• Educational tool: In botany classes, dahlias can be used to teach students about plant biology, hybridization, and the history of cultivation.
    • Mood enhancer: The vibrant and diverse colors of dahlia flowers are known to boost mood and create a pleasant environment in homes and gardens.
    • Artistic inspiration: Artists may use dahlia flowers as a muse for paintings, drawings, and other forms of visual art due to their complex form and variety of colors.
    • Culinary decoration: Although not commonly consumed, dahlia petals can adorn cakes and desserts for a splash of natural color and subtle floral appearance.
    • Feng shui: Some practitioners of feng shui use dahlia flowers to add energy to a space and create a balance of the five elements within a home or garden.
    • Scientific research: Dahlias can be involved in genetic studies due to their complex genomes and the wide variation that exists within the dahlia plant family.
    • Craft projects: The sturdy structure and colorful petals of dahlias make them ideal for inclusion in craft projects such as wreaths, potpourri, and pressed flower arrangements.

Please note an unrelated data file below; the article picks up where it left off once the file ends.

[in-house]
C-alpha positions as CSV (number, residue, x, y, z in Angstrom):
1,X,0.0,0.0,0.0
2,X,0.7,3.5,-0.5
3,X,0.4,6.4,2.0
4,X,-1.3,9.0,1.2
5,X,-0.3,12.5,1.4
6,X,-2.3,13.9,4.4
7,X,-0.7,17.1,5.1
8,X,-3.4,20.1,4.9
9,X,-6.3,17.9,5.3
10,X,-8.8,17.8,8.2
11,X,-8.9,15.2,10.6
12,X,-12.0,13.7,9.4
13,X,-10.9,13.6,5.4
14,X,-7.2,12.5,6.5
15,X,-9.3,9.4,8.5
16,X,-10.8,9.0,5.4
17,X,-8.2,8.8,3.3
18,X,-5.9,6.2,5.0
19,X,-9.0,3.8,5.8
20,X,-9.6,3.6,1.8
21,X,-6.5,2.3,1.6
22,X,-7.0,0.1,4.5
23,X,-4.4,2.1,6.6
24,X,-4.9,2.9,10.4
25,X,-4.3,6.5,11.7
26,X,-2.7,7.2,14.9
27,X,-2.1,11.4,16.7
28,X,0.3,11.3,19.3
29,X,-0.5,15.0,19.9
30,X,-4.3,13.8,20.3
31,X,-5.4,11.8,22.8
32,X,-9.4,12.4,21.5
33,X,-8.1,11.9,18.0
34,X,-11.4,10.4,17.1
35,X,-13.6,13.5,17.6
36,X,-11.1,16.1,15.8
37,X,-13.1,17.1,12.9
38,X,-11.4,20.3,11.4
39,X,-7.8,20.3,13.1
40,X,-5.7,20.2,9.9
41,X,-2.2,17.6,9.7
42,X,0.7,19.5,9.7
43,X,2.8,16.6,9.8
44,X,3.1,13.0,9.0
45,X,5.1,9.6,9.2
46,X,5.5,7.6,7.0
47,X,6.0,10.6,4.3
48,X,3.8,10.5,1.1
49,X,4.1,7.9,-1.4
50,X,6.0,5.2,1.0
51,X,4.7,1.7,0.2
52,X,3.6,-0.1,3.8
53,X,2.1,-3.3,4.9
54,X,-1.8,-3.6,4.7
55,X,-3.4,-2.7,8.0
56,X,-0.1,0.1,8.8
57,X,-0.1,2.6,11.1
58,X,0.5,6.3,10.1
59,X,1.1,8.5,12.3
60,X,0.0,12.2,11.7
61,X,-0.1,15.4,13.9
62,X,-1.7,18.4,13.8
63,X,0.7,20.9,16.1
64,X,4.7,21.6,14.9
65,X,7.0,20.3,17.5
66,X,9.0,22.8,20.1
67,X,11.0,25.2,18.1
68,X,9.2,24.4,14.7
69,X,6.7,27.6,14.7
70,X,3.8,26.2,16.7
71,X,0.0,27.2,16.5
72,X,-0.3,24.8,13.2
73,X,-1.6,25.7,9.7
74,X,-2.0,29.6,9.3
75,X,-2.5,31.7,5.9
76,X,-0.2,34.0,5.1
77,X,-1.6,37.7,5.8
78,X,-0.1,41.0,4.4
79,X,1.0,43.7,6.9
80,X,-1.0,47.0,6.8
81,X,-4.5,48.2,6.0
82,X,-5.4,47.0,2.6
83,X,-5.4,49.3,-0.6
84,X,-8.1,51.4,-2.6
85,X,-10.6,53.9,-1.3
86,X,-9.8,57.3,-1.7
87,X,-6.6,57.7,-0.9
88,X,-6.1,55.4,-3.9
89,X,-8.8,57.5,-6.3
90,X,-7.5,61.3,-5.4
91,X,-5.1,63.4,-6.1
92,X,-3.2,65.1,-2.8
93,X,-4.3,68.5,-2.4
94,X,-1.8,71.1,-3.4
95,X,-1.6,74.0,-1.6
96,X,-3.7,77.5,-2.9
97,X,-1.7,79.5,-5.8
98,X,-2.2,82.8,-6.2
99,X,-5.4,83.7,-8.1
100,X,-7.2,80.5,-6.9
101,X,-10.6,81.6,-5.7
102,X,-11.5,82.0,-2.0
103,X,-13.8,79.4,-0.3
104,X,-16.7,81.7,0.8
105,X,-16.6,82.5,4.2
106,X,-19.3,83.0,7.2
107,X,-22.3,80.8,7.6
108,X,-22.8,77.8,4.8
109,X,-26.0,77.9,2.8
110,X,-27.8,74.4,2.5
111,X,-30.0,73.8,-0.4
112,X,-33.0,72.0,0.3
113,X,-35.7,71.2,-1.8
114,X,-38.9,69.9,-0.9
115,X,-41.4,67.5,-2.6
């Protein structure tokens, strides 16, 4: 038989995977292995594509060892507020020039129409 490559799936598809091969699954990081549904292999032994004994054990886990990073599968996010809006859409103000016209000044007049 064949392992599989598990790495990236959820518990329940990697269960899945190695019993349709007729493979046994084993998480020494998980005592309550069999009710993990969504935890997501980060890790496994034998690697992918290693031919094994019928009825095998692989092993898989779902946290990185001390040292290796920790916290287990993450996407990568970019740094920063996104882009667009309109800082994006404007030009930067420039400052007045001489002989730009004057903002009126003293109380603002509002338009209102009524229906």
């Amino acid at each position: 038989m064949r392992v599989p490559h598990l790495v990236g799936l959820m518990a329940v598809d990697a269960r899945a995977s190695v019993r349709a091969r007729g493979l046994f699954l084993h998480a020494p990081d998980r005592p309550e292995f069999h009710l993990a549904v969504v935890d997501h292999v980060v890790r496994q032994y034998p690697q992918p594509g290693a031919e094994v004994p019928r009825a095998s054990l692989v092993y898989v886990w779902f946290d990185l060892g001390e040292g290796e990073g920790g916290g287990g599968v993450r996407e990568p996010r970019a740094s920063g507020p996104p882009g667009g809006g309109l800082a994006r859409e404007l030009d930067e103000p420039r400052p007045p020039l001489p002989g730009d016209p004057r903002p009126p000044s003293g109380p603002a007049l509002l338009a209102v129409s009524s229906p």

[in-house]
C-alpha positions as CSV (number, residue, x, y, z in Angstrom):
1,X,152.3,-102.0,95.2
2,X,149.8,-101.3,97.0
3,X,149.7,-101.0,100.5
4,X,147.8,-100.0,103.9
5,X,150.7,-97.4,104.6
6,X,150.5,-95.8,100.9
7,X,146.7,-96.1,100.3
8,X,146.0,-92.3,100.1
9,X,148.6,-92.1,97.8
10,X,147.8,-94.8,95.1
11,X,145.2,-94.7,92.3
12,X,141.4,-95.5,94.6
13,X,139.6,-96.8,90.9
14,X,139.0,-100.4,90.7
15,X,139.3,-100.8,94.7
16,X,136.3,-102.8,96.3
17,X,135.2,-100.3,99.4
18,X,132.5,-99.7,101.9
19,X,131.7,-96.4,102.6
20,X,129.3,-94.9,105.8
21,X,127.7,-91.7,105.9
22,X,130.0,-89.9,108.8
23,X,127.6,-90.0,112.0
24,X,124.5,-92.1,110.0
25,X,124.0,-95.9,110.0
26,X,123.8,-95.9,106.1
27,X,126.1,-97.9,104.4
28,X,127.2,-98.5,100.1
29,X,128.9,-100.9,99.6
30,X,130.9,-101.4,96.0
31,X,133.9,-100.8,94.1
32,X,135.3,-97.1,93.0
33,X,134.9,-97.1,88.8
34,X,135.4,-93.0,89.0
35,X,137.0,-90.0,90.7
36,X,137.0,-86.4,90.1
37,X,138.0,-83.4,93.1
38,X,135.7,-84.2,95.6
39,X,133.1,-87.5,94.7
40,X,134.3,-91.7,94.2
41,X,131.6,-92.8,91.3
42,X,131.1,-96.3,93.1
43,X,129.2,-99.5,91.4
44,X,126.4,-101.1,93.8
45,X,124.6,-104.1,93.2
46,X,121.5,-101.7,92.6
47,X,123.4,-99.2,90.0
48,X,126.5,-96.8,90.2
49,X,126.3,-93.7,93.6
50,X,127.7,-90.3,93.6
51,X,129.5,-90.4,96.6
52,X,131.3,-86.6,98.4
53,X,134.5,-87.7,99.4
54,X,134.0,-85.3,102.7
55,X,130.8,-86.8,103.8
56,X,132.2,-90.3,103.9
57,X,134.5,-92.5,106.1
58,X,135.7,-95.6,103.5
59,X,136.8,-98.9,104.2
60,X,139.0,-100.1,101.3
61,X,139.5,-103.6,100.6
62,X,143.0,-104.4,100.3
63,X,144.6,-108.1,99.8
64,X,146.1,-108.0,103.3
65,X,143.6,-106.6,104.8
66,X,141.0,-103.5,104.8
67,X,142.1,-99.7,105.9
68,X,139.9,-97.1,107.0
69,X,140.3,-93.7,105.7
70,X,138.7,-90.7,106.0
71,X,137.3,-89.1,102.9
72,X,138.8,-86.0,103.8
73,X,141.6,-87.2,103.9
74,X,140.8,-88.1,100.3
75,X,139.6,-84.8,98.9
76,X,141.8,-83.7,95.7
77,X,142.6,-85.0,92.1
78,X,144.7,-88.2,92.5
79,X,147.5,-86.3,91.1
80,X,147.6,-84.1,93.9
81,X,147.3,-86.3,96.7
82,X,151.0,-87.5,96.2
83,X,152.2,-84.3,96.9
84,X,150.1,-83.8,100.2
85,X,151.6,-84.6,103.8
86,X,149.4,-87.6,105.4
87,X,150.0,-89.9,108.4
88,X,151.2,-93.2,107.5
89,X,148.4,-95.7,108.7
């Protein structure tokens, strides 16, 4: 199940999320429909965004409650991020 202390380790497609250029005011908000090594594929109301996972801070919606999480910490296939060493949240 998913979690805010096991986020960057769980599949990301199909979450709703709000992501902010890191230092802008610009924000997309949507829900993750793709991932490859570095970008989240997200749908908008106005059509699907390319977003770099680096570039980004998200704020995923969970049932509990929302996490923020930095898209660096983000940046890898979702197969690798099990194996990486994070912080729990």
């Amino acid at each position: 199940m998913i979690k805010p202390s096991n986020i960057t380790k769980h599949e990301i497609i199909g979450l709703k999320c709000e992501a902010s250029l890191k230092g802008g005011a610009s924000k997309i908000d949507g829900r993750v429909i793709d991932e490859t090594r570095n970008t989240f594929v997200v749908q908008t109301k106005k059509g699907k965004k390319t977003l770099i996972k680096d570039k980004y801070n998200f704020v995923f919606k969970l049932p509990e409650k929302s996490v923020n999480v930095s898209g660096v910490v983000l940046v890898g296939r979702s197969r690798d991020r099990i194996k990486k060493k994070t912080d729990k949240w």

• Event decor: Dahlia flowers are used to decorate venues for events like weddings, anniversaries, and celebrations, providing natural beauty and elegance.

Interesting Facts

  • bedFeng Shui

    Dahlias are not typically associated with Feng Shui practice.

  • aquariusZodiac Sign Compitability

    Dahlias are not used in astrology practice.

  • spiralPlant Symbolism

    • Elegance and Dignity: Dahlias, with their intricate petals and stunning display, are often associated with poise and grace.
    • Commitment and Bond: The dahlia's variety and long-lasting blooms symbolize a lasting commitment and an everlasting bond between two people.
    • Change and Diversity: As dahlias come in many different shapes, sizes, and colors, they represent diversity and the ability to adapt to new challenges.
    • Creative Expression: The complex form of dahlias suggests inspiration and encourages individuals to embrace their own unique creative journey.
    • Warning and Caution: In the Victorian language of flowers, dahlias can also signify a warning or a gesture to be cautious about something.